Data science is everywhere, and biology is no exception. It’s not just Big Data that’s taking centre-stage, but ‘small’ data too. Data to support the findings in a paper. Data that may go into the supplementary materials section of a paper. Data that may end up stored in a field-specific or institutional repository.
What format do you put your data in, and in which databases should you deposit your data? The new Minimum Standards of Reporting Checklist by BioMed Central (BMC) helps answer these questions.
Currently highlighted for authors submitting research manuscripts to four BioMed Central journals – BMC Biology, BMC Neuroscience, Genome Biology and GigaScience, this checklist is a handy and useful guide for submission to any journal within or indeed without the BMC stable.
Only looking at the checklist when you’ve finished your work and are ready to publish, however, is a little too late. Researchers should prepare a data management strategy alongside their laboratory schedule.
It’s just good planning. It’s useful and saves time (and tears), if you plan ahead and think about these things before you start generating the data. This is where the checklist, and BioSharing, the information resource I work on, can help
What is BioSharing?
BioSharing is a curated web-based searchable catalogue of linked information on content standards, databases and data policies in the life sciences. Our goal is to assist researchers, developers, curators, funders, journals and librarians who lack the support and guidance to navigate and select the right standard or format for their data, and to identify the databases in which they can deposit it.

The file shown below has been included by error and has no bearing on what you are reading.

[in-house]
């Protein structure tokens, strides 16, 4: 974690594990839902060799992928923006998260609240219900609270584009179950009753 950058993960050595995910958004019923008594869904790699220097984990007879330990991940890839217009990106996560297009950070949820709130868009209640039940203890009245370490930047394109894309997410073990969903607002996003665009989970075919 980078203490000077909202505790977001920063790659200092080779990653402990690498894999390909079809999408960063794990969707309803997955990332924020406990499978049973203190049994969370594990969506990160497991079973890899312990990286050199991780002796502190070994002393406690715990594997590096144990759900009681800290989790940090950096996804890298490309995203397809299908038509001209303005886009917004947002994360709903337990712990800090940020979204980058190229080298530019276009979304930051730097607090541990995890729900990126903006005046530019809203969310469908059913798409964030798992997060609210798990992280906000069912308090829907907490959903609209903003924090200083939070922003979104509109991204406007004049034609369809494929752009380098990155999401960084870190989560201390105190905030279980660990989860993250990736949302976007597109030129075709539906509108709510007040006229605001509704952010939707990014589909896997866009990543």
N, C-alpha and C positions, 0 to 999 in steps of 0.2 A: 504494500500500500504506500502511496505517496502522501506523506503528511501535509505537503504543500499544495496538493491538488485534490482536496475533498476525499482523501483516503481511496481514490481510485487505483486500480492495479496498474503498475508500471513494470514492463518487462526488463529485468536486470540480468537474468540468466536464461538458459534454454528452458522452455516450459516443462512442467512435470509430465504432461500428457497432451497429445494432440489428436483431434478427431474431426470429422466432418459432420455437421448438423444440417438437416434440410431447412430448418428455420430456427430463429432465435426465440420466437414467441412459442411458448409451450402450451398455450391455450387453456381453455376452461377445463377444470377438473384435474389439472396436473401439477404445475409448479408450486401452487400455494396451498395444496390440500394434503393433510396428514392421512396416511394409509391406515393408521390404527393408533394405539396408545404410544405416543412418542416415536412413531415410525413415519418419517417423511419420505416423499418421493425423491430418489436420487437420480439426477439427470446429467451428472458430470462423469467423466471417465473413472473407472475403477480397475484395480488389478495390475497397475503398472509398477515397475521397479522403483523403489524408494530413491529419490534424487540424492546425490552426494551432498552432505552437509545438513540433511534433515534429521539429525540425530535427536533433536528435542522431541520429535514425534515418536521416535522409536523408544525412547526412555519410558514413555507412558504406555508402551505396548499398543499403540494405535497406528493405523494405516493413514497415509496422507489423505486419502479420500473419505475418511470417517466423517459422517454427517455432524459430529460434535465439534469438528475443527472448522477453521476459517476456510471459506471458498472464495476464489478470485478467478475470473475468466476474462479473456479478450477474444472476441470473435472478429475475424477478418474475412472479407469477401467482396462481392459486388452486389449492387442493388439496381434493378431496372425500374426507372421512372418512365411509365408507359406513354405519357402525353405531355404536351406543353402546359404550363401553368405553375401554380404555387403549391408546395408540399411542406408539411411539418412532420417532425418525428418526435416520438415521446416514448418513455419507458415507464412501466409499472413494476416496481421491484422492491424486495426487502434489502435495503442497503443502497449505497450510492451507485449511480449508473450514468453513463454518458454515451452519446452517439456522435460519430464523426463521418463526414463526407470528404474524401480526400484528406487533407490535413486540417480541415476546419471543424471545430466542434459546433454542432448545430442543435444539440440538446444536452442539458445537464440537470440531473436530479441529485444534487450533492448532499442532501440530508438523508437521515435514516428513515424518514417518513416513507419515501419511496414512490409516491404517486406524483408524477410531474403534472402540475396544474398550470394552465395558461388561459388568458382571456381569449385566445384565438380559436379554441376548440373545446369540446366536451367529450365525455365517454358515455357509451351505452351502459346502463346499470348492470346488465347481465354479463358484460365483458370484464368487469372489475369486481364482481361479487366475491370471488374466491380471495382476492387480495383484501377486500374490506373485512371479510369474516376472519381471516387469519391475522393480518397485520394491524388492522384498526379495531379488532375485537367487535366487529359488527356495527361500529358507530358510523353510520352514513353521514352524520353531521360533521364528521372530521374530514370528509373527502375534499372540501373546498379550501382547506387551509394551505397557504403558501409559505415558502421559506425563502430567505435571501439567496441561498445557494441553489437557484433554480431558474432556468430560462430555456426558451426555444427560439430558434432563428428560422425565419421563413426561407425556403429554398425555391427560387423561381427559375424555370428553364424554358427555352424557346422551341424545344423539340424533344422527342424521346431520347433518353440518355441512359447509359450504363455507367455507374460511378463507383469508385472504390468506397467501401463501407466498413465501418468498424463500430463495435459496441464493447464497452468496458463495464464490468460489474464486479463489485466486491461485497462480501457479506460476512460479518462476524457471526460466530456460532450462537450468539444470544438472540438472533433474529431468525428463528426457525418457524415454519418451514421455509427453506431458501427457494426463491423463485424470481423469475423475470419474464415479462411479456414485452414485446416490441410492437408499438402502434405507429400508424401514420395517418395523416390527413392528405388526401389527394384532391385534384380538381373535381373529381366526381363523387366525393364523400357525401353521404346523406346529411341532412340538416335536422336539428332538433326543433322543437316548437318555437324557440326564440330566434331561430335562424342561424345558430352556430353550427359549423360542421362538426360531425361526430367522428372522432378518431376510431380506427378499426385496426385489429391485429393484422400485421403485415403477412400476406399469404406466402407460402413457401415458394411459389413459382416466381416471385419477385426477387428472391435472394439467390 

We’ve collaborated with BioMed Central to create a Collection of databases and data standards that correspond to those mentioned in the new BMC Reporting Checklist. This Collection, collates all the databases and standards and their associated metadata, allowing you to drill down into the data and find the data formats, related standards and databases you should implement and submit your work to, along with further information, such as whether the database is open access, or allows programmatic access.
The rise of big data
Science has always been about information. Now there seems to be more of it than ever. With the advent of genomics, and the rise of big data, there has been a proliferation of databases, and a concomitant explosion in data standards and formats.
Navigating this sea of standards, to ensure your data is accepted, understood and reproducible, is becoming critical to the longevity of science. The publishing of the BMC Minimum Standards of Reporting Checklist goes a long way towards helping researchers ensure the legacy of their data, making it more accessible, understandable, and ultimately, more useful.
To discover more ways to format your data, and where best to deposit it, check out our website.